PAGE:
Exelby Labradors

Exelby Labradors is a small kennel situated in rural S.W.Scotland.

The Exelby Family

 I have always taken full use of the health testing facilities available, and adhere to our breed clubs code of ethics.  In June 2011, after a successful and in depth visit from Mr Bill Lambert form the Kennel Club, I was accepted as a member of the "KC Assured Breeder Scheme"

The Exelby labradors are situated in the beautiful rural setting just outside Lockerbie in SW Scotland.  All my dogs live in my home as part of the family.  My pups are born and reared in the home and by the time they are 8weeks old and ready to join their new owners, they are very well socialised, with other dogs, children, cats and the occasional pheasant or two roaming the garden.

 


Why do people recommend choosing a breeder who shows their dogs to folks who are just looking for a pet and have no interest in showing? Why should breeding to breed standard be important to a pet home? Does it seem excessive, or “snobby”? 
It’s not, and here’s why. 

Dog shows are a means of evaluating dogs against the breed standard, to evaluate soundness, movement/gait, type, and temperament. 

Soundness: The state of physical and mental health when all organs and faculties are functioning properly, each in its rightful relation to each other.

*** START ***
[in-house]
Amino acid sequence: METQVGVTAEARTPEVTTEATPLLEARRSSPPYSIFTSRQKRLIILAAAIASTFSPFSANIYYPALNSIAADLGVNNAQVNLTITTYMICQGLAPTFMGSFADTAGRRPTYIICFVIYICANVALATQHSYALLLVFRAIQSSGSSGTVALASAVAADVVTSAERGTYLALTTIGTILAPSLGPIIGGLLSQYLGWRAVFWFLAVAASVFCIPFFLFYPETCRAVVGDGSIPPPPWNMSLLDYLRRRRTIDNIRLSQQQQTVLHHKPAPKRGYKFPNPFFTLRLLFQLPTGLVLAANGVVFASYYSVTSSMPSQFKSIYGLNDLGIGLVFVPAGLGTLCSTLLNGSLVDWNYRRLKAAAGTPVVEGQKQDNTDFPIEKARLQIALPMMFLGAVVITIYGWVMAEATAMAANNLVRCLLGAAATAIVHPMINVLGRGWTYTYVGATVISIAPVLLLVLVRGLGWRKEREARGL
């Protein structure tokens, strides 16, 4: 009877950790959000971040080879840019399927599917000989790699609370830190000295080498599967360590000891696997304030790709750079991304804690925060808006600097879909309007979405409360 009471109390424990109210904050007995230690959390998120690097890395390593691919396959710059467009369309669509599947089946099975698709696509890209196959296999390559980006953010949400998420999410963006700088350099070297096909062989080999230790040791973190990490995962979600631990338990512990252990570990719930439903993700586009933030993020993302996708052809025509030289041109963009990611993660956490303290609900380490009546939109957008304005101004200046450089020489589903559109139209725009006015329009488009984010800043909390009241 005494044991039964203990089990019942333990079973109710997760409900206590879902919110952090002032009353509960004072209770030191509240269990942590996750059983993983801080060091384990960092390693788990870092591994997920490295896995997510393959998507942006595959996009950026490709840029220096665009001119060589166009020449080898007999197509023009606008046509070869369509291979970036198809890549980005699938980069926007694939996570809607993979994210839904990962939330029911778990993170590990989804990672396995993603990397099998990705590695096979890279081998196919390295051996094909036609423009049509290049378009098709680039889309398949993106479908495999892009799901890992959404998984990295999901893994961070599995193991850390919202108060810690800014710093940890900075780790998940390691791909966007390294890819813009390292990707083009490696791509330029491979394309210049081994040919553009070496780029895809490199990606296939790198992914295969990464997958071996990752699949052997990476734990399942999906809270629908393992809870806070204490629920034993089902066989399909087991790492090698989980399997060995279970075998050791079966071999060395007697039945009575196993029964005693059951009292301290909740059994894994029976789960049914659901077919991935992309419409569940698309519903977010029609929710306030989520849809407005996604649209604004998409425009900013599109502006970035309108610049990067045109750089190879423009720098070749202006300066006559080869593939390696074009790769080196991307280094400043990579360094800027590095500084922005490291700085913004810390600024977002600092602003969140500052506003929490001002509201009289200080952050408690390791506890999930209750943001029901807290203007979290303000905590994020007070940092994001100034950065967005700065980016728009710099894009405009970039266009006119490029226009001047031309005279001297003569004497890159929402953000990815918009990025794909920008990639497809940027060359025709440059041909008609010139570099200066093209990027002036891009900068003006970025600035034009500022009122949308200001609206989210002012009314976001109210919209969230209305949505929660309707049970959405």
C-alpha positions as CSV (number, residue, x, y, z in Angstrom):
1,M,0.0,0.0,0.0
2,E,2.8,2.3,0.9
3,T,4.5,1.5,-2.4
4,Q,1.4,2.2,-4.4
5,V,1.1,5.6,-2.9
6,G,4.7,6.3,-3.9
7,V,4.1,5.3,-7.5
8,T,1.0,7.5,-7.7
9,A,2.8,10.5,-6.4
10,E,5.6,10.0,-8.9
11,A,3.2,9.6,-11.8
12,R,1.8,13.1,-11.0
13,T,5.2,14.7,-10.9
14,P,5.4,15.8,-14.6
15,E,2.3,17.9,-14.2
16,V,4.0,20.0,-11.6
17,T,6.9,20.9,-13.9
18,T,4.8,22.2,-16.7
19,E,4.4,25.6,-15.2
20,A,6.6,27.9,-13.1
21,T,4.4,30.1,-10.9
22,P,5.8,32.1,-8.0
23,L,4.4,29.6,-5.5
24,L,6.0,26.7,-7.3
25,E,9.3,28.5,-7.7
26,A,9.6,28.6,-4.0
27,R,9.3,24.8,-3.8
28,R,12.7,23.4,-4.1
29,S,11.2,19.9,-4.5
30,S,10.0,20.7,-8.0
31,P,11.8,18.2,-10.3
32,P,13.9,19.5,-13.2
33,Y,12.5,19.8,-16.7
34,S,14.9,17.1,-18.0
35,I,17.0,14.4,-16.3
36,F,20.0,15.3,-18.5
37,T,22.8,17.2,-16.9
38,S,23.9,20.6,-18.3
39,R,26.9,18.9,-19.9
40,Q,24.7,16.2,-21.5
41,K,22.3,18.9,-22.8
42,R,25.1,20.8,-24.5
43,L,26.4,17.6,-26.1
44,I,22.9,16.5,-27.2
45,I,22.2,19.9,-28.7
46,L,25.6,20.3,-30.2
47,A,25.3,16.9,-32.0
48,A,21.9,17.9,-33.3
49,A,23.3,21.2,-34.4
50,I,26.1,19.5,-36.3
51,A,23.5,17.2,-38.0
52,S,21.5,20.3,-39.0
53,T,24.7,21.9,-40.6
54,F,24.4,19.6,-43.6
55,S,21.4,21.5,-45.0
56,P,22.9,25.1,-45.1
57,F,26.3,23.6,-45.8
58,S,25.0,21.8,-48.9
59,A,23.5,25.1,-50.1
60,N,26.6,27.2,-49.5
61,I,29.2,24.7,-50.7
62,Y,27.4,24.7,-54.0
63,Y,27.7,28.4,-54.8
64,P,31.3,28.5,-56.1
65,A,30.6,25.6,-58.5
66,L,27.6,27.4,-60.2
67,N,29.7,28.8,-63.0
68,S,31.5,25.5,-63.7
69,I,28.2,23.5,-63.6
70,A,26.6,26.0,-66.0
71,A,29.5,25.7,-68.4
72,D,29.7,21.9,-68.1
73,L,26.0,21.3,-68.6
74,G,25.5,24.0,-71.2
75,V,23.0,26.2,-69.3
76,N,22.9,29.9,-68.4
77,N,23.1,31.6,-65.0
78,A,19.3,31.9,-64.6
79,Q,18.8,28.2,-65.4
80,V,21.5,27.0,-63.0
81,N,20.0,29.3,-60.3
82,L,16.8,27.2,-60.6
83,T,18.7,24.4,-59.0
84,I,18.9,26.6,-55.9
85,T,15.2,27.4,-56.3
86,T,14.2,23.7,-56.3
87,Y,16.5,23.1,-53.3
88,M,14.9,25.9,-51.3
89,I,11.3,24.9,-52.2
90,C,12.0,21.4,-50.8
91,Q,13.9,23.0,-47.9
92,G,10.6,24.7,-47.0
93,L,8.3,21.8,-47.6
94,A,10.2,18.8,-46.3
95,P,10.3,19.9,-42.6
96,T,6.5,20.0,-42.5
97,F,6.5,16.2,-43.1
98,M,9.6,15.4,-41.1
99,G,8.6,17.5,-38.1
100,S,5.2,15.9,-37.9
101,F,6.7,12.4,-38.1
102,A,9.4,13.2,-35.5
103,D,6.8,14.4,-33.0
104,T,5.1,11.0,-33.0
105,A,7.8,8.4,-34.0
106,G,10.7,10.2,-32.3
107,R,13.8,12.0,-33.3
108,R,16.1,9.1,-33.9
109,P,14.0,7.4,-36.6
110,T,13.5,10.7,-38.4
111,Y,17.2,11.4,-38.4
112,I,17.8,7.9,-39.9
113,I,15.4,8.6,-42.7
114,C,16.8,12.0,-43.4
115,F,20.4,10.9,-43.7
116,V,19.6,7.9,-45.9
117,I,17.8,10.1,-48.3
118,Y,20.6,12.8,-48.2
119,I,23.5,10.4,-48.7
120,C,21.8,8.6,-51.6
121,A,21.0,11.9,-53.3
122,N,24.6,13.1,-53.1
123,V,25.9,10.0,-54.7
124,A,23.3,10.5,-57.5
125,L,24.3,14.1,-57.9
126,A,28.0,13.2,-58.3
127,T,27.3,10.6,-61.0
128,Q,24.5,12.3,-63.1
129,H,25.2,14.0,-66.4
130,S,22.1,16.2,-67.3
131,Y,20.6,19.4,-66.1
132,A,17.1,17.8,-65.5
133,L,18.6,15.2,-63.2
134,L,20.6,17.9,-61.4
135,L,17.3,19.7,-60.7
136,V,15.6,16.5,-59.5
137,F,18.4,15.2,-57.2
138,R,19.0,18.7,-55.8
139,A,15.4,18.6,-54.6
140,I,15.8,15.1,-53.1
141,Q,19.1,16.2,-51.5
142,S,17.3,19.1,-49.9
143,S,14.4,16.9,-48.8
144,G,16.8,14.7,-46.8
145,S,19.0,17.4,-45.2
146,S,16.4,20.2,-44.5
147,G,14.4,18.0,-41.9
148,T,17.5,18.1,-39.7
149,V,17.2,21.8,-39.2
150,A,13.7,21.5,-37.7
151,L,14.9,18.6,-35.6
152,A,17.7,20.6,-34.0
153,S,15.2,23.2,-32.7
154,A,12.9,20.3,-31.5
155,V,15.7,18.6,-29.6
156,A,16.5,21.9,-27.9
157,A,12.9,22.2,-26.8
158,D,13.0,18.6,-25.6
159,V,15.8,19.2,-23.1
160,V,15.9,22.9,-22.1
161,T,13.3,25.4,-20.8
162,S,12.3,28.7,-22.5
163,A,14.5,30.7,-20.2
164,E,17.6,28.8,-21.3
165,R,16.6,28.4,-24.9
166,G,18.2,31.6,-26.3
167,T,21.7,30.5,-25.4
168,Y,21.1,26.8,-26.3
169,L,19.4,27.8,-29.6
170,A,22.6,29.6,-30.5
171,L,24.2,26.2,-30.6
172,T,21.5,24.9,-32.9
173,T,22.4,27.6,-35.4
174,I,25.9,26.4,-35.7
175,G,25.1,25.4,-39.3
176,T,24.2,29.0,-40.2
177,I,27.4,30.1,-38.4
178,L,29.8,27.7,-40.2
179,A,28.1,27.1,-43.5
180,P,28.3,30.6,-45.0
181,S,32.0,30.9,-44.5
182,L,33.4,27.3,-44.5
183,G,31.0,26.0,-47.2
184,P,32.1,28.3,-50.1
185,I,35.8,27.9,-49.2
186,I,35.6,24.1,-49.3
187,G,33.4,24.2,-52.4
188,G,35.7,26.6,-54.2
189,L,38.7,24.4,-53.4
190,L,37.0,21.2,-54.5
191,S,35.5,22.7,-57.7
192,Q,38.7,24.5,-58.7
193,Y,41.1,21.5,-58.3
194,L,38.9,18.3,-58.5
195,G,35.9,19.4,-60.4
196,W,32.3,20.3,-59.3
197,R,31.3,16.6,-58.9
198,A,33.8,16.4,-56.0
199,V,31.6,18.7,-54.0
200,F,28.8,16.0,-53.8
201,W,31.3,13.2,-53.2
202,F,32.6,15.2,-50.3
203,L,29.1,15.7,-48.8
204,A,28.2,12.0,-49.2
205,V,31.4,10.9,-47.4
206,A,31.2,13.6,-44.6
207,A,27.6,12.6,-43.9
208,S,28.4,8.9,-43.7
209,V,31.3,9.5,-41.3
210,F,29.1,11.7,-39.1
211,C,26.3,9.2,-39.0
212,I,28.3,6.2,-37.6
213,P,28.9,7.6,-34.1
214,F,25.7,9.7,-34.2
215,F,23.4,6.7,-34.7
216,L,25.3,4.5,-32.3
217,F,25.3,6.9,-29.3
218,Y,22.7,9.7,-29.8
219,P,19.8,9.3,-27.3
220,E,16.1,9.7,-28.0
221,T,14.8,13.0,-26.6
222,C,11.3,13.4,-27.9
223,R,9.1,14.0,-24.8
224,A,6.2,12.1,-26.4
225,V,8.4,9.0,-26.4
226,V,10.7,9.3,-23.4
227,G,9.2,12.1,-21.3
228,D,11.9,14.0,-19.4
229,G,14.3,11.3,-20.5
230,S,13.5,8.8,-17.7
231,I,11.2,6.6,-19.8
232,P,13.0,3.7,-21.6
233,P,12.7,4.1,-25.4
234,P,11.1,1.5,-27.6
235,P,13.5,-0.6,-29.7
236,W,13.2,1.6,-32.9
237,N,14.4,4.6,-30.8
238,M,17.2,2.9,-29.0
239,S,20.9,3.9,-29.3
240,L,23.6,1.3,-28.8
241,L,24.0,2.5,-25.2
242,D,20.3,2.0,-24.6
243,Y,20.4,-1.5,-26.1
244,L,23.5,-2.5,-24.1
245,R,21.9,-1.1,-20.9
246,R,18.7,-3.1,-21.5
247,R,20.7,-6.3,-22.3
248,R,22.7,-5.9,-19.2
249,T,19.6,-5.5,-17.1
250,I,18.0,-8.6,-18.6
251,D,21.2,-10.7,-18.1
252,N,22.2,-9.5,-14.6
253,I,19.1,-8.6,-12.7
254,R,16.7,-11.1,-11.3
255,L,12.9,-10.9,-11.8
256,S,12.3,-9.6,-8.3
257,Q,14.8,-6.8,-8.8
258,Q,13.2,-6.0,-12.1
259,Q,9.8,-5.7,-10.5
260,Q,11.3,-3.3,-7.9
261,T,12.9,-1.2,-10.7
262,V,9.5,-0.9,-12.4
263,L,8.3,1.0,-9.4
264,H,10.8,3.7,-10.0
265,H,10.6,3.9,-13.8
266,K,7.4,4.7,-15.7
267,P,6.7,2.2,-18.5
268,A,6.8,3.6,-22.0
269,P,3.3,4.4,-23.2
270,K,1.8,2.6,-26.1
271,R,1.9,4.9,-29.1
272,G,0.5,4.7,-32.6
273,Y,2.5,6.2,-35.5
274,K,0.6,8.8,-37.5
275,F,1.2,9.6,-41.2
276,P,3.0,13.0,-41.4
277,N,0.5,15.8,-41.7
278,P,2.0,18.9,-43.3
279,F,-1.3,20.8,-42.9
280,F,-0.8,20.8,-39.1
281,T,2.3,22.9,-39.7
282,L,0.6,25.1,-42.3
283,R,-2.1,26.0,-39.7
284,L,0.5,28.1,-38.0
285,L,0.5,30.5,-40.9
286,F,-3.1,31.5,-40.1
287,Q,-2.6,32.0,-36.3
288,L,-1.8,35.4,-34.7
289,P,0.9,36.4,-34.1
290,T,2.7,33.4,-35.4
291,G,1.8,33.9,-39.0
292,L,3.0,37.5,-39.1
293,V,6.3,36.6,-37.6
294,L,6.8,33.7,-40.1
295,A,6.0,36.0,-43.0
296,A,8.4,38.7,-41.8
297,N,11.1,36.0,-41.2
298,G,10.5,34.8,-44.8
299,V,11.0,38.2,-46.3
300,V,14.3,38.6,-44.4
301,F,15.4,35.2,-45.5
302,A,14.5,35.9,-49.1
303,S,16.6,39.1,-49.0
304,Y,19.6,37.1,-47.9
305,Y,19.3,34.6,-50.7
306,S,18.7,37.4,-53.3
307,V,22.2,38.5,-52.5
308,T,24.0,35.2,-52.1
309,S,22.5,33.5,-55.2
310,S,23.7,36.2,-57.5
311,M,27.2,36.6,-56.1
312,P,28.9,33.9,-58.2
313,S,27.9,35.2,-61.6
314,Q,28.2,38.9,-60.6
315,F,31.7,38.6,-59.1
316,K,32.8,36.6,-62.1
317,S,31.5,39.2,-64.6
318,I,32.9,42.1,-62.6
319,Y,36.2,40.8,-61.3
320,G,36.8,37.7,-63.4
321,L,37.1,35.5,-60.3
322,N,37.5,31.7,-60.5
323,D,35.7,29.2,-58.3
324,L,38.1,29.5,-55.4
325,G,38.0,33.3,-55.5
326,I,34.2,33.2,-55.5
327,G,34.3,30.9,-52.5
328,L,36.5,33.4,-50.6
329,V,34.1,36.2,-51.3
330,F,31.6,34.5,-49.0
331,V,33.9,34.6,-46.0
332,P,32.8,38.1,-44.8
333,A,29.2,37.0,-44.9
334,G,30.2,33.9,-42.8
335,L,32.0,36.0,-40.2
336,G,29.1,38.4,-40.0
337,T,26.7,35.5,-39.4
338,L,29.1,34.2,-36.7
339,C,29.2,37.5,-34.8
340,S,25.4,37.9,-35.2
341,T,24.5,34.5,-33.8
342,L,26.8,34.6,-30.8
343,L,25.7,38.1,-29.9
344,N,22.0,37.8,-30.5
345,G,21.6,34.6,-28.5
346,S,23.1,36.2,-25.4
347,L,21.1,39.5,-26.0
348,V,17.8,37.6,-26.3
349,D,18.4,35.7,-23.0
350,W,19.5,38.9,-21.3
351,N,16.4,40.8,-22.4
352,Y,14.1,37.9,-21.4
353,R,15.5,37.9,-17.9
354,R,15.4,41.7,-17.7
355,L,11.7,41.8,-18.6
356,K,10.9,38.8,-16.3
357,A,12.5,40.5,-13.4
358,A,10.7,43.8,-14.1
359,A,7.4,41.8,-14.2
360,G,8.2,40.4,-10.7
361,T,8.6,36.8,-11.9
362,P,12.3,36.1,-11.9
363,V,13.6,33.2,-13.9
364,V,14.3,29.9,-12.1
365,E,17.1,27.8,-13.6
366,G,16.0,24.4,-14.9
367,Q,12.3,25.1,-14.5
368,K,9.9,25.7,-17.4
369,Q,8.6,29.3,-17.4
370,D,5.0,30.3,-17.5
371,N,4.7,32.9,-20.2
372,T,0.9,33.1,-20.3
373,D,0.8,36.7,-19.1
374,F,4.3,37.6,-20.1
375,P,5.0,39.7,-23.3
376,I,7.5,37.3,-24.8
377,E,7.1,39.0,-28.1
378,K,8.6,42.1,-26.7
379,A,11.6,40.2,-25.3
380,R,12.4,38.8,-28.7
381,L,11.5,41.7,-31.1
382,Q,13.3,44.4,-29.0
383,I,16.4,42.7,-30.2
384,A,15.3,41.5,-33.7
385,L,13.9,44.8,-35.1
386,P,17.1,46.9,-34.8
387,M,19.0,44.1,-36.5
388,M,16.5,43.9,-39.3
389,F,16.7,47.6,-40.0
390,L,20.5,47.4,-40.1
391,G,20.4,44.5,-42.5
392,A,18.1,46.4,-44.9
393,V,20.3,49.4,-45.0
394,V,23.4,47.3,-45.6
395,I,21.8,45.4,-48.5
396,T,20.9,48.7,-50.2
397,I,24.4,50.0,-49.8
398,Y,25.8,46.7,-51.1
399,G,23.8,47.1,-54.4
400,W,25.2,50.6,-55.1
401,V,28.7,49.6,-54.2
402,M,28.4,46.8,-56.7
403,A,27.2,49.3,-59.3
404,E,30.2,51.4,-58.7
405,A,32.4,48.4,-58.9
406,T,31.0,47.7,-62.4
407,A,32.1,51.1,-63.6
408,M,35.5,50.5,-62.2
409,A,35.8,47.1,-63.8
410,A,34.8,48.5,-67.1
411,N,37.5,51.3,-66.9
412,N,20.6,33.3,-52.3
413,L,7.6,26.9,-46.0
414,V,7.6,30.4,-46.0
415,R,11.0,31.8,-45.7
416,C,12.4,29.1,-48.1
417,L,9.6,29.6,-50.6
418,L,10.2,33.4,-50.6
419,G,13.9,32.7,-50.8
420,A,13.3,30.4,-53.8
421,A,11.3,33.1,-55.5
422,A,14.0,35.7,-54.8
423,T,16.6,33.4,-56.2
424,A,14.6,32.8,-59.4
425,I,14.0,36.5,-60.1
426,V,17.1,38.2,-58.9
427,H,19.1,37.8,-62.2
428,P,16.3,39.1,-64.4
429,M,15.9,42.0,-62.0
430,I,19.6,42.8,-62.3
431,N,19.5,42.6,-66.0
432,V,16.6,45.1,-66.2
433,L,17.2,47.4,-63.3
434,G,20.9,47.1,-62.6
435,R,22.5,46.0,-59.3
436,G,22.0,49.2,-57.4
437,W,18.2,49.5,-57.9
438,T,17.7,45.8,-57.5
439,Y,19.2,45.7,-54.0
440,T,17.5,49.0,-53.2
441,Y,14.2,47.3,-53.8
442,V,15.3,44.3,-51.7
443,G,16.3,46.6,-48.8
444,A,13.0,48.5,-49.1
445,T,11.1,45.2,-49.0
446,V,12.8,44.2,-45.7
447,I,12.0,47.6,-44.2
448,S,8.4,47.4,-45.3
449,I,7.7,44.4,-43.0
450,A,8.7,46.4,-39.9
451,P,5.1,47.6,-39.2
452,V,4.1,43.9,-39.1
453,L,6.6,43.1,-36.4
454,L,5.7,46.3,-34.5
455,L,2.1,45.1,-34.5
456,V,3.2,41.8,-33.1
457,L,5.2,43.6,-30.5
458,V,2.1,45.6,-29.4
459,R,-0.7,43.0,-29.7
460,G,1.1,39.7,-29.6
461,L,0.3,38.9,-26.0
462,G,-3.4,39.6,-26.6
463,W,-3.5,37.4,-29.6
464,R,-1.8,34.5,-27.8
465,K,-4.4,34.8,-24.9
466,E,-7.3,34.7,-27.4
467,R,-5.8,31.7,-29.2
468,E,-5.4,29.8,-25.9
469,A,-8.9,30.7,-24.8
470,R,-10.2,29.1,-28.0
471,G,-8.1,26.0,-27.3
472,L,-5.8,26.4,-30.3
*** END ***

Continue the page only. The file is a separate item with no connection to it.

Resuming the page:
Type: Breed type encompasses appearance, character, condition, bone structure, temperament, and movement; "breed type is all these things." Breed type also includes a character specific to each breed, a combination of behaviour, temperament and carriage that demonstrate an essence of the breed. 

Gait: The gait of a dog is its quality of movement. You want to see ease of movement, unimpaired by illness or poor structure. 

Temperament: The general attitude a dog has towards other animals and people. From the Labrador Breed Standard "True Labrador Retriever temperament is as much a hallmark of the breed as the “otter” tail. The ideal disposition is one of a kindly, outgoing, tractable nature; eager to please and non-aggressive towards man or animal. The Labrador has much that appeals to people; his gentle ways, intelligence and adaptability make him an ideal dog. Aggressiveness towards humans or other animals, or any evidence of shyness in an adult should be severely penalized."